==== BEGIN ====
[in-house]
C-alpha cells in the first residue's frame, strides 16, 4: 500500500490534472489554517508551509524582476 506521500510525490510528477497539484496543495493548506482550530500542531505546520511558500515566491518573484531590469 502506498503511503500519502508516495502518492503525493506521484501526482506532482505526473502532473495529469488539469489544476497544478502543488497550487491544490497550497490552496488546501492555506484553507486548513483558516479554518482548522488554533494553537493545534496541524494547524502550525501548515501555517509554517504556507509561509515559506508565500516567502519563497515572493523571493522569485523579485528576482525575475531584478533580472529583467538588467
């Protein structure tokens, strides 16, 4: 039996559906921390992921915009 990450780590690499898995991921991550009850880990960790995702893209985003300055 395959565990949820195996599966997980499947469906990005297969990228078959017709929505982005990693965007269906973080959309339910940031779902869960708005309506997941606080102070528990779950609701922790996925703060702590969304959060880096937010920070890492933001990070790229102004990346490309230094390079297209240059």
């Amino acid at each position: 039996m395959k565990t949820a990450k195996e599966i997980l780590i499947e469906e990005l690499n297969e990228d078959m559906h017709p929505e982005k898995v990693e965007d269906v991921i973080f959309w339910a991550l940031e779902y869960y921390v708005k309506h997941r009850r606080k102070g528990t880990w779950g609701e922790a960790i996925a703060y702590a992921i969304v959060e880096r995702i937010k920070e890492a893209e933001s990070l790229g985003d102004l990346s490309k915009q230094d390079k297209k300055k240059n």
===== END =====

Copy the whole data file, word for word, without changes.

[in-house]
C-alpha cells in the first residue's frame, strides 16, 4: 500500500490534472489554517508551509524582476 506521500510525490510528477497539484496543495493548506482550530500542531505546520511558500515566491518573484531590469 502506498503511503500519502508516495502518492503525493506521484501526482506532482505526473502532473495529469488539469489544476497544478502543488497550487491544490497550497490552496488546501492555506484553507486548513483558516479554518482548522488554533494553537493545534496541524494547524502550525501548515501555517509554517504556507509561509515559506508565500516567502519563497515572493523571493522569485523579485528576482525575475531584478533580472529583467538588467
């Protein structure tokens, strides 16, 4: 039996559906921390992921915009 990450780590690499898995991921991550009850880990960790995702893209985003300055 395959565990949820195996599966997980499947469906990005297969990228078959017709929505982005990693965007269906973080959309339910940031779902869960708005309506997941606080102070528990779950609701922790996925703060702590969304959060880096937010920070890492933001990070790229102004990346490309230094390079297209240059």
């Amino acid at each position: 039996m395959k565990t949820a990450k195996e599966i997980l780590i499947e469906e990005l690499n297969e990228d078959m559906h017709p929505e982005k898995v990693e965007d269906v991921i973080f959309w339910a991550l940031e779902y869960y921390v708005k309506h997941r009850r606080k102070g528990t880990w779950g609701e922790a960790i996925a703060y702590a992921i969304v959060e880096r995702i937010k920070e890492a893209e933001s990070l790229g985003d102004l990346s490309k915009q230094d390079k297209k300055k240059n």